Fig. 2 longitudinal section - solid geometric modeling and representation of the fluid domain for the noise attenuator in fig. 1

## Definition of a mesh

The definition of a mesh constitutes the third step of simulations in acoustics and computational fluid dynamics (FEM-BEM,CFD) and is capital with respect to the compromise which must be found, with regard to the level of discretization (i.e. the number, the geometry and the distribution of elementary cells), between on the one hand the expected precision of the simulation results (and also the speed to obtain the necessary convergence when solving the fluid dynamics or acoustics equations) and on the other hand the resources having to be committed to obtain them (increasing with the density of the mesh), a fortiori if one does not have the means of calculations worthy of those of a space agency, whereas one wishes computation times sufficiently short.

This is why it is so important to make the right choices in this area throughout the fluid domain:

- in the larger section and at the level of the constrictions: with elementary cells being sufficiently small when compared to the hydraulic diameter of the considered portion of the duct
- near the walls of the duct guiding the internal flow, and near obstacles (e.g. sound absorbing lining, possibly in the form of baffles or of central pod) with elementary cells proportionate to the thickness of the viscous boundary layer (laminar or turbulent, depending on the value of the Reynolds number)

Fig. 3 illustrates an example of a mesh in an aeraulic calculation context.

Fig. 3 longitudinal section - mesh for the fluid domain of fig.2

## Other settings for simulations in acoustics and computational fluid dynamics

Other settings are necessary for simulations in acoustics and computational fluid dynamics (CFD) e.g. the definition of iteration numbers and convergence criteria, the management of processors for the calculations, the choice of a flow model, thermodynamic conditions, initial values of different physical quantities, the selection of a fluid and its modeling, the assignment of boundary conditions for the free sections corresponding to the inlet and the outlet of the model as well as for the walls of the duct and for the surfaces of the sound absorbing filling (taking into account appropriate roughness).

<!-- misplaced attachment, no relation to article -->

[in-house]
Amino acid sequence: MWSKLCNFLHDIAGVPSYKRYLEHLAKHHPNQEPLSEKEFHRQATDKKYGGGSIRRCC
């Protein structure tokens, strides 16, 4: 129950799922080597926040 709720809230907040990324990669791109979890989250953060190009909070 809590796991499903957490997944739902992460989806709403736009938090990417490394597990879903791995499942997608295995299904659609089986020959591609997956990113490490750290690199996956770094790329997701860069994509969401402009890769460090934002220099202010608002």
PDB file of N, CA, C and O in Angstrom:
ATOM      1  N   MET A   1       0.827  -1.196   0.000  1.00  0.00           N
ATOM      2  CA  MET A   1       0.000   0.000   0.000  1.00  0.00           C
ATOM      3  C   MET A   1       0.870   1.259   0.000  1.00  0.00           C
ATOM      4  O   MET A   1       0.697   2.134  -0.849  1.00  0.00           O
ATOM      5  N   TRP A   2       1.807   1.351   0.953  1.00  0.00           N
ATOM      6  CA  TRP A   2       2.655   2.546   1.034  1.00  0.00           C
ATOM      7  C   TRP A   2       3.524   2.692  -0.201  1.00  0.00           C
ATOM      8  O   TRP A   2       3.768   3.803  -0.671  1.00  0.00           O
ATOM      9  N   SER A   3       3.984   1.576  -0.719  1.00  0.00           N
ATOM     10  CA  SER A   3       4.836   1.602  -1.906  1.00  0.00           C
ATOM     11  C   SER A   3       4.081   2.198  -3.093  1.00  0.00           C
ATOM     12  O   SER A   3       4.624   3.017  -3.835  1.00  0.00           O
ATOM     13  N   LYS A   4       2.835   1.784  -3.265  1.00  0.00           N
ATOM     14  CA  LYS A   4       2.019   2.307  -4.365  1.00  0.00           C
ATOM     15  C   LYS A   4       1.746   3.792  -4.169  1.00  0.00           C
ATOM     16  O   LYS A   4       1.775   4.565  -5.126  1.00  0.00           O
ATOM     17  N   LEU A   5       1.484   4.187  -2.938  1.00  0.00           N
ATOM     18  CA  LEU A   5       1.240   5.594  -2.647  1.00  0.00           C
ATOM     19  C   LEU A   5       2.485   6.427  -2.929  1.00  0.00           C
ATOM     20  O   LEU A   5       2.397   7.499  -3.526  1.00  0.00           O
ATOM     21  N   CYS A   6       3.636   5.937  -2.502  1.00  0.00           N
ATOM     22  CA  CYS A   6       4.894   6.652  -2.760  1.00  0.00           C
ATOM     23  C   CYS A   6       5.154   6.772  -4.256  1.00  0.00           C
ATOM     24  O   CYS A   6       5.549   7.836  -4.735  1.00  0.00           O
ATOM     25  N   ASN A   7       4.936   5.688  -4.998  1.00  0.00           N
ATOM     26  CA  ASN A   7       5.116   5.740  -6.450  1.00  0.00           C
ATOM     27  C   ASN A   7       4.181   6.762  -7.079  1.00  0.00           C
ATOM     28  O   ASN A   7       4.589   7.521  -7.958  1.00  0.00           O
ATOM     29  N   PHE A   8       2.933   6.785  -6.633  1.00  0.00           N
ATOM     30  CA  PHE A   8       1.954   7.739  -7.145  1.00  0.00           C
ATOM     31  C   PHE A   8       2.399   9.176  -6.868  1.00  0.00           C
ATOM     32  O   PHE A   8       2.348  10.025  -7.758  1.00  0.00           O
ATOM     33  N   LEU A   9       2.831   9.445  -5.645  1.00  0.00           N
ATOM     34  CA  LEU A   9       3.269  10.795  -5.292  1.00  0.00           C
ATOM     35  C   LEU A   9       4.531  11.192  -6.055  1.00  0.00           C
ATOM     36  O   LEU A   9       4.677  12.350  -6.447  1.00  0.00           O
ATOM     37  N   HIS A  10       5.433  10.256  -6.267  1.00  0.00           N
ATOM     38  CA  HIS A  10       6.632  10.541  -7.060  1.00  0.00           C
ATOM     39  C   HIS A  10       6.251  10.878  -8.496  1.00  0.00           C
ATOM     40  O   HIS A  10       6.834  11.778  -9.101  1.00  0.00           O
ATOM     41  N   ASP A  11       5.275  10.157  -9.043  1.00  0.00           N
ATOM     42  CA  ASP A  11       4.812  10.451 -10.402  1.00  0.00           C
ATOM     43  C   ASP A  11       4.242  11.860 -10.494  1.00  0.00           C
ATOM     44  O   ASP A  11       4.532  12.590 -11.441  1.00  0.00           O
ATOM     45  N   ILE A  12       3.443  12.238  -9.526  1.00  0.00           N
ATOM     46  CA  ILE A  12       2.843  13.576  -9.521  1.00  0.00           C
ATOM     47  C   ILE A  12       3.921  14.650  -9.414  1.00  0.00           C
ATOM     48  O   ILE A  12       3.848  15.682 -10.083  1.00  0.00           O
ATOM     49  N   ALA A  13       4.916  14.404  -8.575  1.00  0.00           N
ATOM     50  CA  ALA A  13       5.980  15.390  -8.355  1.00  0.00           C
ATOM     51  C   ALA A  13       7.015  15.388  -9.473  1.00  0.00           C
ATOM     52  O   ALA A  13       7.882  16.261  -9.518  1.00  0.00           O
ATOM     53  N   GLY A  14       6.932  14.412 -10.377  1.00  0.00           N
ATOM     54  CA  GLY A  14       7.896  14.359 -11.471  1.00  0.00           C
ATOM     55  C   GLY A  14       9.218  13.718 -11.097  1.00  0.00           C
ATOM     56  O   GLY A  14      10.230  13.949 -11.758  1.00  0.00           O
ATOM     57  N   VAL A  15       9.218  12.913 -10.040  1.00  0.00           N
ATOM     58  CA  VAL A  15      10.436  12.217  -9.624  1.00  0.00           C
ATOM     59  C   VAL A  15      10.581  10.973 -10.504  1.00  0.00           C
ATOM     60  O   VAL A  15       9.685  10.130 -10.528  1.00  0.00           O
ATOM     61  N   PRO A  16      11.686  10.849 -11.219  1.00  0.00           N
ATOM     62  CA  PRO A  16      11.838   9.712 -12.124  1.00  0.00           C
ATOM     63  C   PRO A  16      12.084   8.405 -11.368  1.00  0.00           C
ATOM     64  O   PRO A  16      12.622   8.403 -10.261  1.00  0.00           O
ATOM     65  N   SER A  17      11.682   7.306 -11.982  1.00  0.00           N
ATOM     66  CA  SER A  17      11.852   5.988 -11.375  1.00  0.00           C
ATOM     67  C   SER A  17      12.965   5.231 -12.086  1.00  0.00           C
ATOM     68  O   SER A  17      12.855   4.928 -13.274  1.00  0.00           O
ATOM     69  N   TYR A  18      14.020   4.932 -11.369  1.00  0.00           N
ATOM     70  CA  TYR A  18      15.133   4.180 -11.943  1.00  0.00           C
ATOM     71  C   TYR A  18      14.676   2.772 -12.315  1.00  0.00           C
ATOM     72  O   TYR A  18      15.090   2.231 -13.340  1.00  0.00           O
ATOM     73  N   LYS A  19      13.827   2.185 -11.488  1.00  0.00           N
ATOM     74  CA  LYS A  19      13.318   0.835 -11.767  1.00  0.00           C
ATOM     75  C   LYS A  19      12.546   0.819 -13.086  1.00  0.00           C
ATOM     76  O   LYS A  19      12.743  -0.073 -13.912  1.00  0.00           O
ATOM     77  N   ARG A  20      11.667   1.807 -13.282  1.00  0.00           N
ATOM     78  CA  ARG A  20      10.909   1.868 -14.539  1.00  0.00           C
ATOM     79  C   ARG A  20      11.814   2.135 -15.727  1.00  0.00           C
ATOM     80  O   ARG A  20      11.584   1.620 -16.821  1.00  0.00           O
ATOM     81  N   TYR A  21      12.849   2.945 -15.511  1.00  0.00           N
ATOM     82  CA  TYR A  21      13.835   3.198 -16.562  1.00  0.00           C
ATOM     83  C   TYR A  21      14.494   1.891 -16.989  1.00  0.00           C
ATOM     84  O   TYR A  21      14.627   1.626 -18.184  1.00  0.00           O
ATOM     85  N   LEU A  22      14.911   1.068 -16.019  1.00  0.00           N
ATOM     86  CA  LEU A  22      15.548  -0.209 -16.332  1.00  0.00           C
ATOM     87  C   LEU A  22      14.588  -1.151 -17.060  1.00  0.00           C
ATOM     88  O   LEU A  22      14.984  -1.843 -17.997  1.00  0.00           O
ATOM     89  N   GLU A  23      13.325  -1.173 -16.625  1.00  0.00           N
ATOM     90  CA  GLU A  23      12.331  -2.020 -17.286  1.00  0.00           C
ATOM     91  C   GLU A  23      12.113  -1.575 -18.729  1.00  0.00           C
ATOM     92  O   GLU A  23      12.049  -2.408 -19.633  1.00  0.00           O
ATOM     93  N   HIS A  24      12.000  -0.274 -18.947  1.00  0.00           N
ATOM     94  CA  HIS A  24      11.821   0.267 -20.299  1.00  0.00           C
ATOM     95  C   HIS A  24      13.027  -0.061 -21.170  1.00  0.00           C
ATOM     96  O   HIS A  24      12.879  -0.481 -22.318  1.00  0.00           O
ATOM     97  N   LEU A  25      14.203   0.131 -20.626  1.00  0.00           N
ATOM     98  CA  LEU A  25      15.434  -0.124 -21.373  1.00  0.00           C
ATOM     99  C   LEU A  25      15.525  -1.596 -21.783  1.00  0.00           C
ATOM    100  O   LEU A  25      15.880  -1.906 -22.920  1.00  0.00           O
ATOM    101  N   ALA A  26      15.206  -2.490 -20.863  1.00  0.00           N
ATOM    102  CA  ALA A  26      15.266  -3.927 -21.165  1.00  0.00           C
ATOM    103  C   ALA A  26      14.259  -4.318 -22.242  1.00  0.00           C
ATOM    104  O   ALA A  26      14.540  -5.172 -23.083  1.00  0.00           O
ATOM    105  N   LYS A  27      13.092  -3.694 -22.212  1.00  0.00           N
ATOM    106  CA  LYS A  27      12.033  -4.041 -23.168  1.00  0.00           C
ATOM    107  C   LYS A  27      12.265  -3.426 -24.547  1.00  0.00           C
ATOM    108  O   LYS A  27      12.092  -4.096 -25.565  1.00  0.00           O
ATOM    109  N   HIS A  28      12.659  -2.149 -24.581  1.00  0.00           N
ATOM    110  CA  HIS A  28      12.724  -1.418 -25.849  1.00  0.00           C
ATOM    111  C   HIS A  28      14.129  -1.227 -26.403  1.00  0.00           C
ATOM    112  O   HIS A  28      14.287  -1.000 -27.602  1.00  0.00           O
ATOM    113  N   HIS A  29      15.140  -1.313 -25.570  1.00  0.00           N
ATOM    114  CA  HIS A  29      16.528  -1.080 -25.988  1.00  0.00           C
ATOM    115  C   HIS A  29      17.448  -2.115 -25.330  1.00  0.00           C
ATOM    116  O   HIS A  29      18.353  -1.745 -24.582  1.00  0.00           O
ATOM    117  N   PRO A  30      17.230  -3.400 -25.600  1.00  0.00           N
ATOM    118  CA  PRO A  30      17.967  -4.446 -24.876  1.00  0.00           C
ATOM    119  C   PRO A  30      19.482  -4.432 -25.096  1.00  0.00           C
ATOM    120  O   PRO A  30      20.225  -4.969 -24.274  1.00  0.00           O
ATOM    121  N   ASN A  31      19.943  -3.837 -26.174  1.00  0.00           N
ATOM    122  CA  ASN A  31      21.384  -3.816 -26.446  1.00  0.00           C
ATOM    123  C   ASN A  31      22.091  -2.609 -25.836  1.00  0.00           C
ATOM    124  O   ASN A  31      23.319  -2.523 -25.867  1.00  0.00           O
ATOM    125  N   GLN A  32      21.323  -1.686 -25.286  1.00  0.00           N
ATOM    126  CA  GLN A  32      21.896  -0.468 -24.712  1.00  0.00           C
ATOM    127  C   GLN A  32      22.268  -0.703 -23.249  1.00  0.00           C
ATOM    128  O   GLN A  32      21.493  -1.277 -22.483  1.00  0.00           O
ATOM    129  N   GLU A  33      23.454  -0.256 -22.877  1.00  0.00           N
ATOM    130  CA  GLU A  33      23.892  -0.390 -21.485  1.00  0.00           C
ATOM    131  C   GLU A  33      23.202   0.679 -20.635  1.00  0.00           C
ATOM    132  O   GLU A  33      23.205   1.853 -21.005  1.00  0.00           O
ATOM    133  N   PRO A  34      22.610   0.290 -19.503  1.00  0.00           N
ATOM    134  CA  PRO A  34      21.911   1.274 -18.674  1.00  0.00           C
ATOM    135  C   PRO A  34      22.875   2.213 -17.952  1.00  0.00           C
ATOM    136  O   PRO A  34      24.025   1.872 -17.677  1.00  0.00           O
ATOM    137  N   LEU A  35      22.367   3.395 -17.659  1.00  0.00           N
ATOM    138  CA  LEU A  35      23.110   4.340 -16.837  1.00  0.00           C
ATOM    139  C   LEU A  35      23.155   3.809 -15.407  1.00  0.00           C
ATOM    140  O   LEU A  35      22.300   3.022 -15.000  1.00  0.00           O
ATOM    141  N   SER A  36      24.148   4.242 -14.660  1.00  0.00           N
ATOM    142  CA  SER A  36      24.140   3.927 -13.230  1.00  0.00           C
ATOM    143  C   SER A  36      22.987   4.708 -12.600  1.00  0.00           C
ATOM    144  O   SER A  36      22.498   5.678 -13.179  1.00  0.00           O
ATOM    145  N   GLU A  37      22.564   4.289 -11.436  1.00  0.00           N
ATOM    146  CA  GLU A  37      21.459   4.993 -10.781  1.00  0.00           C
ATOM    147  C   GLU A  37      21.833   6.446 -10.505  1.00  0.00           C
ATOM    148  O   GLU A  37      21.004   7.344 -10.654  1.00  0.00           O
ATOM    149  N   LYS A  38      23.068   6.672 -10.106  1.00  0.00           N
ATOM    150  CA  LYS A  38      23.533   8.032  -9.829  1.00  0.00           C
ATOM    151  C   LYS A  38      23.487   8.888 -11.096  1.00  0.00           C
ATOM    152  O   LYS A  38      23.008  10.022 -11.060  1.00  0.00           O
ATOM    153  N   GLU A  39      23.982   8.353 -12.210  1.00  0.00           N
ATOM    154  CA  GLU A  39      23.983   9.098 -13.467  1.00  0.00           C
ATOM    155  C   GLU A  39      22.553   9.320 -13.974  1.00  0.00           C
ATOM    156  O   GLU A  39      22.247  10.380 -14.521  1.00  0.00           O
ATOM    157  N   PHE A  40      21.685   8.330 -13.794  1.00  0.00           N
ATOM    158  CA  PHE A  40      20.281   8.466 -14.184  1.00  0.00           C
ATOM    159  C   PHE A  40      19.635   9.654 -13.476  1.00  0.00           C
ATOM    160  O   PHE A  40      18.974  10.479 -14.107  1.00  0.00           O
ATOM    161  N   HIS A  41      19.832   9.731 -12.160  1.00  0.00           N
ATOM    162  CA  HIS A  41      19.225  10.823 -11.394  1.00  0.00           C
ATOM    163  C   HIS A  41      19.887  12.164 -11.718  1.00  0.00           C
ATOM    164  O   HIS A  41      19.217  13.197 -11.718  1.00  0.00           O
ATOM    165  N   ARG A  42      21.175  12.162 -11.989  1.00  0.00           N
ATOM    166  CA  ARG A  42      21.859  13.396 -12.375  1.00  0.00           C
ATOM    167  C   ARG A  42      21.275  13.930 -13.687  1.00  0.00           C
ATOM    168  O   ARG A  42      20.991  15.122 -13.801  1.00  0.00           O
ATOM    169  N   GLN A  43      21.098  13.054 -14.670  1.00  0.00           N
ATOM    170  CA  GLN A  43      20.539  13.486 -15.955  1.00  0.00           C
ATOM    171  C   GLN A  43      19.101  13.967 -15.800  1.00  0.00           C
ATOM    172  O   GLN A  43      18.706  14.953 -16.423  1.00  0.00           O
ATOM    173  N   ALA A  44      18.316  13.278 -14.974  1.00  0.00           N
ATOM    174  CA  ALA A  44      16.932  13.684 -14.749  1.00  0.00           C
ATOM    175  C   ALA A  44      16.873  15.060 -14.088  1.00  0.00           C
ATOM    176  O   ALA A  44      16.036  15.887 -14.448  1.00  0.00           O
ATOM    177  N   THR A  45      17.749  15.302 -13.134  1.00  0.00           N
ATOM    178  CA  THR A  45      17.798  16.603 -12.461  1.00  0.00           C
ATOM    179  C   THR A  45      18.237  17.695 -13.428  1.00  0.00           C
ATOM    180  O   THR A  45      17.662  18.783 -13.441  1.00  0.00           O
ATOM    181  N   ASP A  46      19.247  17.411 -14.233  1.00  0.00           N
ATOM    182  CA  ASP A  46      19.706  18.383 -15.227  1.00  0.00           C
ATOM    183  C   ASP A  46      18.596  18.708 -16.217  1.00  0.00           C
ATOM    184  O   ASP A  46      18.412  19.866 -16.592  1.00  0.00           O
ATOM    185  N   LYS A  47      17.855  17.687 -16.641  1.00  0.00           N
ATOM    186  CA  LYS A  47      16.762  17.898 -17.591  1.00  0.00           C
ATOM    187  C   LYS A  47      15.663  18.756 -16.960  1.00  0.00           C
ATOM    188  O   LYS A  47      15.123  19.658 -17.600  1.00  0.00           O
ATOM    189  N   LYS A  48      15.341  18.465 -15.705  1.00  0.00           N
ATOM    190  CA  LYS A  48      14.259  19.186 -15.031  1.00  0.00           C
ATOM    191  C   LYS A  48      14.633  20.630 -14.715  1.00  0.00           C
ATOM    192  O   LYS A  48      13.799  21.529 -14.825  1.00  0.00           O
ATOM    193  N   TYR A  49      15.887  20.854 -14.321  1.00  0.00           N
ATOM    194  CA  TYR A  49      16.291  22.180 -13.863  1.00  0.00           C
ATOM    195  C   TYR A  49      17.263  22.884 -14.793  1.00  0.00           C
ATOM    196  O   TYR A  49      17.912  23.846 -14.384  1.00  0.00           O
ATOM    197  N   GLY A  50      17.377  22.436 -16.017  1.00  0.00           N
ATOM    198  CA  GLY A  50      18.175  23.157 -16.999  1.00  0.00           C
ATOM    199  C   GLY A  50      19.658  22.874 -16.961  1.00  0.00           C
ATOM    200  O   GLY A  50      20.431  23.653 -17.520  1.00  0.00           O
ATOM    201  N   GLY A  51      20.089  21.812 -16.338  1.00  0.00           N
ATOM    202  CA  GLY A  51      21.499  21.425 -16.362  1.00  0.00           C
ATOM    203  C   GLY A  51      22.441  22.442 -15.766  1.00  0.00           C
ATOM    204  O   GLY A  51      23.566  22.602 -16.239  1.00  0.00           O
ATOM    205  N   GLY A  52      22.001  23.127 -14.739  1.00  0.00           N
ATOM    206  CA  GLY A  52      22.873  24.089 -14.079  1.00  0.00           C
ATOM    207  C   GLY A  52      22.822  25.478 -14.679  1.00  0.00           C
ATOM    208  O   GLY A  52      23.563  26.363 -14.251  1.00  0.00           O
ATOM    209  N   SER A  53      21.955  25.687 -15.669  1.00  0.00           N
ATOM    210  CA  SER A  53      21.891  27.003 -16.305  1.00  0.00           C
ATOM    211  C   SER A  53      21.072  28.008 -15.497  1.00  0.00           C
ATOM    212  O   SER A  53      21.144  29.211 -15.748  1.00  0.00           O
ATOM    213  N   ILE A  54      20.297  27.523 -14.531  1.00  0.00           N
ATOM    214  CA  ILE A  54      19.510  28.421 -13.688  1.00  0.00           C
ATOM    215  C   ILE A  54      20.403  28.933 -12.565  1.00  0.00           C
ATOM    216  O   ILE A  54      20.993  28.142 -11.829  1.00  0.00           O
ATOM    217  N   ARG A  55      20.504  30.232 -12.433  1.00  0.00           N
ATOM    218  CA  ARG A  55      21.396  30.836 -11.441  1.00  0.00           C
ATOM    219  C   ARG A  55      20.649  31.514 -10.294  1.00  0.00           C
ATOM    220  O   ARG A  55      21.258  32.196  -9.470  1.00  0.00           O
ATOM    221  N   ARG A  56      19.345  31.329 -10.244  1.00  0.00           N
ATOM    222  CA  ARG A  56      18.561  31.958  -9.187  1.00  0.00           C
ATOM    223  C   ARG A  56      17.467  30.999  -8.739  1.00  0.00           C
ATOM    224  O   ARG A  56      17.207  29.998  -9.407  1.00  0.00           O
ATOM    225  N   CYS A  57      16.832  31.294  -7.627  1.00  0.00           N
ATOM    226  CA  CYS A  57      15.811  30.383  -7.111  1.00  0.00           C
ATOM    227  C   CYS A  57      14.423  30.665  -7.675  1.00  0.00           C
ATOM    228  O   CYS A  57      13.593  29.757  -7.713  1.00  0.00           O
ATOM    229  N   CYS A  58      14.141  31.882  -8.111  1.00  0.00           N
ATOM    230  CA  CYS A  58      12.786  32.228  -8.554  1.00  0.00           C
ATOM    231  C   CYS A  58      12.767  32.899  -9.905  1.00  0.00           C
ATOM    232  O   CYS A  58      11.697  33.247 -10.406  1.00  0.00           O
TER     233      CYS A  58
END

When it comes to acoustics, when a locally reacting sound absorbing lining should be be taken into account, the evaluation of its surface admittance (inverse of the impedance) is one more step for the calculation of the performance of soundproofing devices, for which modeling of the acoustic behavior of fibrous materials, foams or resonators is required (including: with respect to temperature, and taking into account the flatness or curvature of absorbers). The results of simulations using SILDIS^{®} software (developed and marketed by ITS) then are very useful input data for the FEM acoustic calculations.

## Results of calculation results in acoustics and computational fluid dynamics (FEM, CFD)

The main results of calculations in acoustics and computational fluid dynamics (FEM, CFD) as performed by ITS are as follows :

- in terms of acoustics (in the context of the sizing of silencers), silencer sound pressure level maps (cf. fig. 4), sound transmission loss (cf. fig 5) and insertion loss

Fig. 4 perspective view – peak sound pressure level modulus for the frequency 86 Hz (in the frequency band of central frequency 63Hz) obtained by a calculation based on a Boundary Element Method (BEM) f*or the noise attenuator in fig. 1*

Fig. 5 transmission loss of a noise attenuator in the frequency band of 63Hz central frequency obtained by a calculation based on a Boundary Element Method (BEM) *or the noise attenuator in fig. 1*

- in terms of aeraulics: the total pressure loss, the maps (color contours) of various scalar indicators (e.g. pressure, speed), distribution of speed vectors, isometric lines of parameters e.g. speed

Fig. 6 longitudinal section - static pressure mapping for the noise attenuator of which the mesh is illustrated in fig .2

Fig. 7 longitudinal section - axial speed mapping for the noise attenuator *of which the mesh is illustrated in fig .2*

^{[1]} FEM : Finite Element Method^{[2]} BEM : Boundary Element Method^{[3]} CFD : Computational Fluid Dynamics (Mechanics)